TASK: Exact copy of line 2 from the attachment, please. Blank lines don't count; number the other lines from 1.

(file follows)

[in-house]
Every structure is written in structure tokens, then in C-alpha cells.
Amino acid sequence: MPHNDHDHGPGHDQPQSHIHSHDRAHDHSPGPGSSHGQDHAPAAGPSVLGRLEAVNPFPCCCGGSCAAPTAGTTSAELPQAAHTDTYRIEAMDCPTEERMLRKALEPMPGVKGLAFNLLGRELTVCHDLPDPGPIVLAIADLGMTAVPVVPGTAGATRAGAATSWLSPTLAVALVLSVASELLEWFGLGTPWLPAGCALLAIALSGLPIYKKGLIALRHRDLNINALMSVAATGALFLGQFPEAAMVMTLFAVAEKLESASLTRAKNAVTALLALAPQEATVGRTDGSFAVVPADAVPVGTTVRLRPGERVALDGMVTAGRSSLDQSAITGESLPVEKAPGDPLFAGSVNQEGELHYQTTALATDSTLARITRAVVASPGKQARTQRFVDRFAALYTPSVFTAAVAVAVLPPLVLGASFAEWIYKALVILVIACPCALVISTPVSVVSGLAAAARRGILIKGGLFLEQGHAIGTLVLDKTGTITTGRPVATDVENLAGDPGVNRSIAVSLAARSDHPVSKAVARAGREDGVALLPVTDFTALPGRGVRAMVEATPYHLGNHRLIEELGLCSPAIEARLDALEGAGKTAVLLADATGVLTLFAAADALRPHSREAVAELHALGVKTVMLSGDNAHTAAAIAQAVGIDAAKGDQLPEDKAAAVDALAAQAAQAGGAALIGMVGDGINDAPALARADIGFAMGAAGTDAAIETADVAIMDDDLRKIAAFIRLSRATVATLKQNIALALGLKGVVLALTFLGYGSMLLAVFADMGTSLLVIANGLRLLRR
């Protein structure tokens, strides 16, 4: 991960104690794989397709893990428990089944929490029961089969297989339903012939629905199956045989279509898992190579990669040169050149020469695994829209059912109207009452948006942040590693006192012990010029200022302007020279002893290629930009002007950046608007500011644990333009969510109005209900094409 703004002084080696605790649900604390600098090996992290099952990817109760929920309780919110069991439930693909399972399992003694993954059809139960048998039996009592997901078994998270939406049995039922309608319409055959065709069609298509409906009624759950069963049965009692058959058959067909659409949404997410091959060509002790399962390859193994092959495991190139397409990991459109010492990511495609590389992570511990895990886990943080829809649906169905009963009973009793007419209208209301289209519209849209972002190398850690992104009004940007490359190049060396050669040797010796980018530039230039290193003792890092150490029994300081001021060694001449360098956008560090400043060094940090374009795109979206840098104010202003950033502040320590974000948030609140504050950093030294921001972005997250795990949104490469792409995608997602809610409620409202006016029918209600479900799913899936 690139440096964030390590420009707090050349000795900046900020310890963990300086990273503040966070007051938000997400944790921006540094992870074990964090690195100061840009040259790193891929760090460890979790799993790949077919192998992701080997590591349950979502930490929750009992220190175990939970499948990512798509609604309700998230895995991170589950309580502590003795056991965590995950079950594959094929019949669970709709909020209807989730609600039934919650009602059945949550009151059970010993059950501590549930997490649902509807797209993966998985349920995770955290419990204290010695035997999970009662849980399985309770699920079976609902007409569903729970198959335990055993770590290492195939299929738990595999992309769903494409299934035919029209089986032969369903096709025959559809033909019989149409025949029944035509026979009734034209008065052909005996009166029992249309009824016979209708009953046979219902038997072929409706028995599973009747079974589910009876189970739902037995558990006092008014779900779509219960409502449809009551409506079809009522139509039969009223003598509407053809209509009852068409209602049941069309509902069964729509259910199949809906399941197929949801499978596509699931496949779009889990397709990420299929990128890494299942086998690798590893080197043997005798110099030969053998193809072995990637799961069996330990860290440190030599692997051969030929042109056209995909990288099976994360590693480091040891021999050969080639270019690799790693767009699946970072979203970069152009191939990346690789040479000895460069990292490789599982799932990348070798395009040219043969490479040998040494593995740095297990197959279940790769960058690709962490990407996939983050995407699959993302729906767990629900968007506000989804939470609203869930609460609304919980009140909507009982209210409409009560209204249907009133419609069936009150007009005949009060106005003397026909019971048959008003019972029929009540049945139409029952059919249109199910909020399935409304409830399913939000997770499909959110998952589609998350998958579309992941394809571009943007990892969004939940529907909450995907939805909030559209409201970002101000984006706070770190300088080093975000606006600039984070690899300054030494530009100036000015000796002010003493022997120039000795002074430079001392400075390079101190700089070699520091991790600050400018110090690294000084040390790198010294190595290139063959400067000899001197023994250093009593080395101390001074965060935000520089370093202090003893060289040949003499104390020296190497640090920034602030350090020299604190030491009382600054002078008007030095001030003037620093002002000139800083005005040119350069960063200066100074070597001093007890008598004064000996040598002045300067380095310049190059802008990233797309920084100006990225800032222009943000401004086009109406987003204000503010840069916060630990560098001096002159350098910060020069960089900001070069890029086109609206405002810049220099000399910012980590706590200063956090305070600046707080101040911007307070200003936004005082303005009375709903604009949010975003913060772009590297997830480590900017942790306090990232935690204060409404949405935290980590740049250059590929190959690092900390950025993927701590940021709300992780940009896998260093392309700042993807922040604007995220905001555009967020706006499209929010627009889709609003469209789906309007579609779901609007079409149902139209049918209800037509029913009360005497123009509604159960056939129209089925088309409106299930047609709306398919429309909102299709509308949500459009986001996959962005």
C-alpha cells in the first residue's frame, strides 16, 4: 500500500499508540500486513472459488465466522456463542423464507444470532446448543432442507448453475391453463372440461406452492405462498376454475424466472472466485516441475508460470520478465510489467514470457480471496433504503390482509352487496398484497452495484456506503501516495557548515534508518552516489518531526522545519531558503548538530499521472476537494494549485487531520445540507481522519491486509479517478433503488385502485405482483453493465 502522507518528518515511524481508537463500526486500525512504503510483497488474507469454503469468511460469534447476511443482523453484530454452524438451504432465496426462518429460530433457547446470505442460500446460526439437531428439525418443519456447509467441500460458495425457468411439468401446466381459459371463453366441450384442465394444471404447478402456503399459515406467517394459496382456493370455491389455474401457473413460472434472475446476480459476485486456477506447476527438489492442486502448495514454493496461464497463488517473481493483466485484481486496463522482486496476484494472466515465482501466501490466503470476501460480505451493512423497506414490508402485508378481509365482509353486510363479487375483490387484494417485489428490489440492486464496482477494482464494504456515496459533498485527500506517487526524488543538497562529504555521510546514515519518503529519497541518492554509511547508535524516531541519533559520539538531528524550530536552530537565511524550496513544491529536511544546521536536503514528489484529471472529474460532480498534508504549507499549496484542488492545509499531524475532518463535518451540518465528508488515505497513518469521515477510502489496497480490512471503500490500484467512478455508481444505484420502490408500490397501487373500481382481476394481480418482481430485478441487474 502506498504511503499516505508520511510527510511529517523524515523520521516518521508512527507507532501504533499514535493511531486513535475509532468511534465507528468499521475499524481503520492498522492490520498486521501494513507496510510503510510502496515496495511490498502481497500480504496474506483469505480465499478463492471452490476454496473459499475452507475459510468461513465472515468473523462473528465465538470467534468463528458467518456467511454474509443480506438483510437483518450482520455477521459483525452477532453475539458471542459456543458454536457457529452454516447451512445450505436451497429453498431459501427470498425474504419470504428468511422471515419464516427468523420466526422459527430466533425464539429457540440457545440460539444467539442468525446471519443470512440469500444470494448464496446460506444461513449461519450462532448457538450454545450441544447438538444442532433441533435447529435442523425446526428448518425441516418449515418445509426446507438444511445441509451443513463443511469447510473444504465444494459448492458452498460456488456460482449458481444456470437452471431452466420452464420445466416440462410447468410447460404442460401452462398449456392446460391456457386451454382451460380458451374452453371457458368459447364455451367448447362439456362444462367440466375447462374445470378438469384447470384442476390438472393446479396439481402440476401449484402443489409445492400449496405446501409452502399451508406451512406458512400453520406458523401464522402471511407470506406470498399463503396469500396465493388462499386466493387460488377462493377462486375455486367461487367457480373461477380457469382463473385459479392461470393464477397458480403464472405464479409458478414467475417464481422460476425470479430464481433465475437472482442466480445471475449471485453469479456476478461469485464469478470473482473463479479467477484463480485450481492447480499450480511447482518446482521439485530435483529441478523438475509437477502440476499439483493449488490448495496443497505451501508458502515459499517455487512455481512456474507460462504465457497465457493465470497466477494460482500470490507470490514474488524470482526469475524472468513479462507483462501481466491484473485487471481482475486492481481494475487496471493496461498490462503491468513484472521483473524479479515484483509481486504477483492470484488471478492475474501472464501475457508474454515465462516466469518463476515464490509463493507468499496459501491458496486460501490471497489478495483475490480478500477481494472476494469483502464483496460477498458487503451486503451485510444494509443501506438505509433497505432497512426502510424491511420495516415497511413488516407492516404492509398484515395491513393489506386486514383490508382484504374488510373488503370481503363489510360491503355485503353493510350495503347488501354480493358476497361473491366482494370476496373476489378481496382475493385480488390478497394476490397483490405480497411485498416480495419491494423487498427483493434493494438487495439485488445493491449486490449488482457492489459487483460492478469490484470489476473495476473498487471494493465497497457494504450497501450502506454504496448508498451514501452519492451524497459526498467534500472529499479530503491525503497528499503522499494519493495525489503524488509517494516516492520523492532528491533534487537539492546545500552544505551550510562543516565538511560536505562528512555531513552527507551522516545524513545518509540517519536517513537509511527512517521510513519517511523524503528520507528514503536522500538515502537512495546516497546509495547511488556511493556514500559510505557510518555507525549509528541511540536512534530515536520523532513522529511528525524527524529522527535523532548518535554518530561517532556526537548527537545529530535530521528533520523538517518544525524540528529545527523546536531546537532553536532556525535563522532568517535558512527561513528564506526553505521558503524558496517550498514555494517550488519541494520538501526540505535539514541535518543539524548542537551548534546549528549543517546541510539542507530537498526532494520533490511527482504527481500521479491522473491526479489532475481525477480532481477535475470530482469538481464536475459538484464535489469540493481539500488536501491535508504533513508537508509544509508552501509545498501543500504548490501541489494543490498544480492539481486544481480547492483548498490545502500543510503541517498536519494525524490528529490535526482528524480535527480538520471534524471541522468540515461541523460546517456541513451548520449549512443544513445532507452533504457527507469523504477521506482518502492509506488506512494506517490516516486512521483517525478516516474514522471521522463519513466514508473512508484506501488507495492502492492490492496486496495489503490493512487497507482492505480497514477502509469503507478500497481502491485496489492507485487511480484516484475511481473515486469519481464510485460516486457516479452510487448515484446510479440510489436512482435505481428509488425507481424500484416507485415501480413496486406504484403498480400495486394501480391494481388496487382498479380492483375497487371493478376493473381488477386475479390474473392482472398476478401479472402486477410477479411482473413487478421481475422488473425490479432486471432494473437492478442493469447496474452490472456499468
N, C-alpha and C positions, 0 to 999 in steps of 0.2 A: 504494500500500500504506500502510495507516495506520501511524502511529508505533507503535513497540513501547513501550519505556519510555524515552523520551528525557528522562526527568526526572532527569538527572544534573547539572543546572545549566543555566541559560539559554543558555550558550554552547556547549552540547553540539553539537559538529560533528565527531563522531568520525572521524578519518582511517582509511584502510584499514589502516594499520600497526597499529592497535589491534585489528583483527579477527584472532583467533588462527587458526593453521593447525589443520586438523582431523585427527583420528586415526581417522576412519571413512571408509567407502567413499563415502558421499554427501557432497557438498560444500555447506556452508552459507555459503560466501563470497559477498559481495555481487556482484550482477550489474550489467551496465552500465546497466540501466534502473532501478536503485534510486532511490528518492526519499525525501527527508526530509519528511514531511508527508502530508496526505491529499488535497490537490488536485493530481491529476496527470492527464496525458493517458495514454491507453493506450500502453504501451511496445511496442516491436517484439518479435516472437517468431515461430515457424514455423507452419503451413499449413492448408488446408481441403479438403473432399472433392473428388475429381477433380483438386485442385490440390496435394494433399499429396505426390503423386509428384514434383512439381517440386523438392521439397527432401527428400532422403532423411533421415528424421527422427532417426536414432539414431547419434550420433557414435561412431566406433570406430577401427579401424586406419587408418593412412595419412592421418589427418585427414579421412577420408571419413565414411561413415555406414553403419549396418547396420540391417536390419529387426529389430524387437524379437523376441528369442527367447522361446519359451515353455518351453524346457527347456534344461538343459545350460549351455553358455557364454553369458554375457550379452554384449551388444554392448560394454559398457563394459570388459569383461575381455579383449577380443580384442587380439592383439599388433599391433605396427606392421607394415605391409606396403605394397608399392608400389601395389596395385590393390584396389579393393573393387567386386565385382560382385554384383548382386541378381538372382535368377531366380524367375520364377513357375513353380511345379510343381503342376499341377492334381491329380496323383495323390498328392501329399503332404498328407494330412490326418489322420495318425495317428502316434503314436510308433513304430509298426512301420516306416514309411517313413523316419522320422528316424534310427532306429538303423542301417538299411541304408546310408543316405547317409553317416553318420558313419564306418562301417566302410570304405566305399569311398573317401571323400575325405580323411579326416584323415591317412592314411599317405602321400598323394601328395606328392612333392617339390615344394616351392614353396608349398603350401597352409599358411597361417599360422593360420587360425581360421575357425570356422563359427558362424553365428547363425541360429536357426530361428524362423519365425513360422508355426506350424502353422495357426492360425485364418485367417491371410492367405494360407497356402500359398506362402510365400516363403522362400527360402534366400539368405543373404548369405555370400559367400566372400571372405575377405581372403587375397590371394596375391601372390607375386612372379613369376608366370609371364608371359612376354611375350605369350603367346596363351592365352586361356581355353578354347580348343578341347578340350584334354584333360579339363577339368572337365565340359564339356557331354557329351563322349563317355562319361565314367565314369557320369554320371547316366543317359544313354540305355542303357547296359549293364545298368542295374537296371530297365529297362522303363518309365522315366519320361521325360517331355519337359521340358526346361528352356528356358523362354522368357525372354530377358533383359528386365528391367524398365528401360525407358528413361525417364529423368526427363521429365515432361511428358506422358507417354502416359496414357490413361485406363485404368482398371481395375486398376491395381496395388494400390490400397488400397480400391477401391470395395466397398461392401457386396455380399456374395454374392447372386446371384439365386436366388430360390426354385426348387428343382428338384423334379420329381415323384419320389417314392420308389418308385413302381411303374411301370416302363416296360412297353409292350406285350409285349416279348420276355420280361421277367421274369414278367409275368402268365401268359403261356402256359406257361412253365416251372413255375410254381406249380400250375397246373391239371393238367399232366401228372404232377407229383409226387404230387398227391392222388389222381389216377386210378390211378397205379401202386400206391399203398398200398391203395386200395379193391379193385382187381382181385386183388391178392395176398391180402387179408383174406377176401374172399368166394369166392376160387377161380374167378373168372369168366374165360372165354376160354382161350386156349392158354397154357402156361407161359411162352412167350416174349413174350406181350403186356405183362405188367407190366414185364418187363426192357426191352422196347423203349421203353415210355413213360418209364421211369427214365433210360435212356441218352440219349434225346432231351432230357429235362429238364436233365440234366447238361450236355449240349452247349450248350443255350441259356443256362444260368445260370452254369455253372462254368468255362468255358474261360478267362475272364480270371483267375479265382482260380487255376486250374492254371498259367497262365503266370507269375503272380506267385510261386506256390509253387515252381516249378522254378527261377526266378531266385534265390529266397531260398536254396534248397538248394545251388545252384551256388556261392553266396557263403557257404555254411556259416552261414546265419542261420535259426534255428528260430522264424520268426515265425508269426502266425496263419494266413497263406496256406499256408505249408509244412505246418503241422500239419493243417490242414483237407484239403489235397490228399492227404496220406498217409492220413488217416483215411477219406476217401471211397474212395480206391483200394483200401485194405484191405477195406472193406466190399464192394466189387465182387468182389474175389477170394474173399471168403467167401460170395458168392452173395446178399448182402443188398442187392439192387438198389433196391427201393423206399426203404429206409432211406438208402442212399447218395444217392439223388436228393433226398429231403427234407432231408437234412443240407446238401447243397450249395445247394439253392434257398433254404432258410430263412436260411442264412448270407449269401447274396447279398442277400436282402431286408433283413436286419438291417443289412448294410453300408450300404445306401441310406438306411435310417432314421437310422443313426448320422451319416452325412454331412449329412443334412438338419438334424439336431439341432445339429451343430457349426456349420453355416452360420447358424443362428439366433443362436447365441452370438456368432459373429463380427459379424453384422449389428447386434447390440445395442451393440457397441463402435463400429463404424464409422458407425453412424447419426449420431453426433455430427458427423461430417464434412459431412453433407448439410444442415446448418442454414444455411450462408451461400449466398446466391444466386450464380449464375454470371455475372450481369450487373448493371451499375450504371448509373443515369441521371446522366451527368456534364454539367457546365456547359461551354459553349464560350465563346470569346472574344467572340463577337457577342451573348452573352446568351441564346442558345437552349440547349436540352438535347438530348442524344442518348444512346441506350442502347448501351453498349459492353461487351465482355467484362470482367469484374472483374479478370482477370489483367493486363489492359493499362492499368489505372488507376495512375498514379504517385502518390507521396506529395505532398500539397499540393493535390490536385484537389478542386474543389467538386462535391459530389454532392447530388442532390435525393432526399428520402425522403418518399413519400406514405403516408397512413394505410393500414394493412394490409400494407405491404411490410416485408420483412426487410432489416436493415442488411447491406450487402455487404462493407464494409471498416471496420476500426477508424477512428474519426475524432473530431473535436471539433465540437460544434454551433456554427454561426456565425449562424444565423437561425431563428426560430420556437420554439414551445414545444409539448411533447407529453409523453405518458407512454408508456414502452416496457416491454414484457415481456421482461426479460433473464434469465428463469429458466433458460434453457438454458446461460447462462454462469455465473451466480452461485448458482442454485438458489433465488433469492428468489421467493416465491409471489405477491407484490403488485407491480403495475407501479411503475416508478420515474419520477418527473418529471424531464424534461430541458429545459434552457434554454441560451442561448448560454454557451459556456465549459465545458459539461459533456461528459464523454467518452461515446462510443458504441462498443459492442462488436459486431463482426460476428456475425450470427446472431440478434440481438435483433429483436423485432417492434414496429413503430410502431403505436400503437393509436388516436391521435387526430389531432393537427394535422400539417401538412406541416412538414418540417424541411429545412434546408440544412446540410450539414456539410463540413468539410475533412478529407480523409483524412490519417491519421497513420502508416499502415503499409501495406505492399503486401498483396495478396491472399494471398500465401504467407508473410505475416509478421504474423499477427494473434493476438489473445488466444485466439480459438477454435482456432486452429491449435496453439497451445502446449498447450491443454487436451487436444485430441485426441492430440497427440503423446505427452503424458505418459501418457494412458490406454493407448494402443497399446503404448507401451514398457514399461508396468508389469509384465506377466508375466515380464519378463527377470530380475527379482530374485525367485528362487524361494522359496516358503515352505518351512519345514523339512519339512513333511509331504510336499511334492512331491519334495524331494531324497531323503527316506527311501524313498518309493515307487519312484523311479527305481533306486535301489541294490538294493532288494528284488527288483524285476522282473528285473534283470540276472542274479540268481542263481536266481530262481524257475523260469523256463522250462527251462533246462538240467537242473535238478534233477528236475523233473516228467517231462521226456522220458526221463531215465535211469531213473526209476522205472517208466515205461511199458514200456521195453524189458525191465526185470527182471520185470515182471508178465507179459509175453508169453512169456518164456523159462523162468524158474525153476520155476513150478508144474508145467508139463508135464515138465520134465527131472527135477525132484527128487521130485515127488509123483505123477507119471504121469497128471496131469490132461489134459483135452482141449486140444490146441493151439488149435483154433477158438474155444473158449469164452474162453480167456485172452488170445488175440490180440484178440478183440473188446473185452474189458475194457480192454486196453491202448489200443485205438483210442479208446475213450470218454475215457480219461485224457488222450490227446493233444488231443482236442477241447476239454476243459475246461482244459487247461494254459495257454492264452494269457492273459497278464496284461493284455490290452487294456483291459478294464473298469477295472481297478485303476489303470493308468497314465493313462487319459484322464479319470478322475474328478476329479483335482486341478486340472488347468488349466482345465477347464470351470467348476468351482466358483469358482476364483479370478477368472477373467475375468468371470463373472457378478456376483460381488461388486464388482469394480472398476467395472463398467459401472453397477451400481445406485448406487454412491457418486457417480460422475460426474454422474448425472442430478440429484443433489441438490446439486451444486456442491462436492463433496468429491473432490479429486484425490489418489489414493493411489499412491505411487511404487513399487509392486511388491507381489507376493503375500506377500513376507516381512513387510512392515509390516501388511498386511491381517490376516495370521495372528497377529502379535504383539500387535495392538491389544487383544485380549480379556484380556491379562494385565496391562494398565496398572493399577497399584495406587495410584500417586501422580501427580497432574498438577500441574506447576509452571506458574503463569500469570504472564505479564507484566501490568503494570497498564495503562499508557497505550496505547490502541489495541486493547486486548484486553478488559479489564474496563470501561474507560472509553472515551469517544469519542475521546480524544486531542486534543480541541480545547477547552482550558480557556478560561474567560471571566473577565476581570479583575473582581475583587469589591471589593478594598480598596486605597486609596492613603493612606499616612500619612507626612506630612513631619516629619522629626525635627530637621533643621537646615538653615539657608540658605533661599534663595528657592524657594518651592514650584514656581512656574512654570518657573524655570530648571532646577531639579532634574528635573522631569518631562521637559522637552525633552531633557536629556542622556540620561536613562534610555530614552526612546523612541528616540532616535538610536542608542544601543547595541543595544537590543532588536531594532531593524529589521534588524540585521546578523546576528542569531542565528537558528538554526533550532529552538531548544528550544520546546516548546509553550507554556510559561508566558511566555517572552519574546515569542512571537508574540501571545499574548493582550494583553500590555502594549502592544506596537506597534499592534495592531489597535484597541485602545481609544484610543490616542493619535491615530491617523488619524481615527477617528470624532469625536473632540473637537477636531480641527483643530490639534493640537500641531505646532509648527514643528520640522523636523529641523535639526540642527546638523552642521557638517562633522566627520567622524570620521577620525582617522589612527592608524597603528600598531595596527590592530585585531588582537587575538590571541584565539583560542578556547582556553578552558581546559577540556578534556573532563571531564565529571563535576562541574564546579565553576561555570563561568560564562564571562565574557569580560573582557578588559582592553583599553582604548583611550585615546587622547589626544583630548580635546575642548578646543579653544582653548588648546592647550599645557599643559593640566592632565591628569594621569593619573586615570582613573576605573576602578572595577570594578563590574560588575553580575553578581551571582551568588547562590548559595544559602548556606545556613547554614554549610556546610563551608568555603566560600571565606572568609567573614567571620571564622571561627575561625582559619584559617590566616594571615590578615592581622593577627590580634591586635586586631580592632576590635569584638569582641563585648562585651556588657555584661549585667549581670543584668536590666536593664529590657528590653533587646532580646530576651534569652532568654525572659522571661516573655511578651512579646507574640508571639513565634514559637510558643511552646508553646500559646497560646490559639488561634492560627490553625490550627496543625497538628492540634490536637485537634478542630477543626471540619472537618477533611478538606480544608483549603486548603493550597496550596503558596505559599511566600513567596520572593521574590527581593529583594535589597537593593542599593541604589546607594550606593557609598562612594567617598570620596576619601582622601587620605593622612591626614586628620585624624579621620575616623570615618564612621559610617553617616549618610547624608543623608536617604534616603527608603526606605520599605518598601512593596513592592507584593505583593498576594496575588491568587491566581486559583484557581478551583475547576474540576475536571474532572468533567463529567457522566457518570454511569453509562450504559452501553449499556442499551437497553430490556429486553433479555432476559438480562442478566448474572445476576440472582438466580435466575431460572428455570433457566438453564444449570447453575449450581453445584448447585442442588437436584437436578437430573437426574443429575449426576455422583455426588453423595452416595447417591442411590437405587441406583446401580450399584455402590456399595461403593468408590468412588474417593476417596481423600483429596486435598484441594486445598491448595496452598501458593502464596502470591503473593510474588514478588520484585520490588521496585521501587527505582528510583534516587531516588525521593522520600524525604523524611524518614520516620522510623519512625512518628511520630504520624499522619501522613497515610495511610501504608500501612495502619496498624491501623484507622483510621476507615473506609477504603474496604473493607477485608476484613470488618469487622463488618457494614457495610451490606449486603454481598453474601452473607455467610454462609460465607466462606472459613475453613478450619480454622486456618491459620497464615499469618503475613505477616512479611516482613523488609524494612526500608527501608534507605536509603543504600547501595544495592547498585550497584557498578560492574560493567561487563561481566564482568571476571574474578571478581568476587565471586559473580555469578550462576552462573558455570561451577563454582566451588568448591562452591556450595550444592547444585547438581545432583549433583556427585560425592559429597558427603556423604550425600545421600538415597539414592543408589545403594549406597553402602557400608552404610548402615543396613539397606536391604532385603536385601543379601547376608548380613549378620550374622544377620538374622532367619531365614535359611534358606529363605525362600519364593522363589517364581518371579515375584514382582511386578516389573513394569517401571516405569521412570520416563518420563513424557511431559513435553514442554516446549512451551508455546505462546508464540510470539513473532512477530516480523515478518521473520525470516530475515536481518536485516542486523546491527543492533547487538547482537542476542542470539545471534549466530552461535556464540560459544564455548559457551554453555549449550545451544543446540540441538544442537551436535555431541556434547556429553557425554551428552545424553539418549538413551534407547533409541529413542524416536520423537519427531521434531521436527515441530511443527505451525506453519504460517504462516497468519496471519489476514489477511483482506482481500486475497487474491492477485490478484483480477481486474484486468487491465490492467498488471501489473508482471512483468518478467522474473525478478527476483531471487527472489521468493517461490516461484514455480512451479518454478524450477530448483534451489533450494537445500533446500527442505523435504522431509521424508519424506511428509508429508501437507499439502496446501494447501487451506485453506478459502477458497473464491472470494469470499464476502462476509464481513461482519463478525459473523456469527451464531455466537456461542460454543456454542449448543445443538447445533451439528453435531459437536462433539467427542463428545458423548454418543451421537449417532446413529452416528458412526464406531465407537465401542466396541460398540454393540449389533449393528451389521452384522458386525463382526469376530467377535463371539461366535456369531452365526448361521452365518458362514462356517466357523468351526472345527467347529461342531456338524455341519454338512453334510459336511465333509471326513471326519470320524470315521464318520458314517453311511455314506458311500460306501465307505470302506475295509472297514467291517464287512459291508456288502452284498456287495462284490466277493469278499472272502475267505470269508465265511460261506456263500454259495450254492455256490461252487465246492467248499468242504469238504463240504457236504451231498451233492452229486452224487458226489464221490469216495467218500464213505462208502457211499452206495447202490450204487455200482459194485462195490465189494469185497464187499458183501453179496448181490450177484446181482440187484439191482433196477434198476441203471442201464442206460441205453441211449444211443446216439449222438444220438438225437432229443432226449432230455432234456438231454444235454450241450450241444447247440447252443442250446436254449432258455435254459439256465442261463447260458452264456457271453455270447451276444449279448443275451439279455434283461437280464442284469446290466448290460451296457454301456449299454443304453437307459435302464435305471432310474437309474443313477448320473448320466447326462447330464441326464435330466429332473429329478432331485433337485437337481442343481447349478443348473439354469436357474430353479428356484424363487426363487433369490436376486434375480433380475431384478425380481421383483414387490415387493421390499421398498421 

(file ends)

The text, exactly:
Every structure is written in structure tokens, then in C-alpha cells.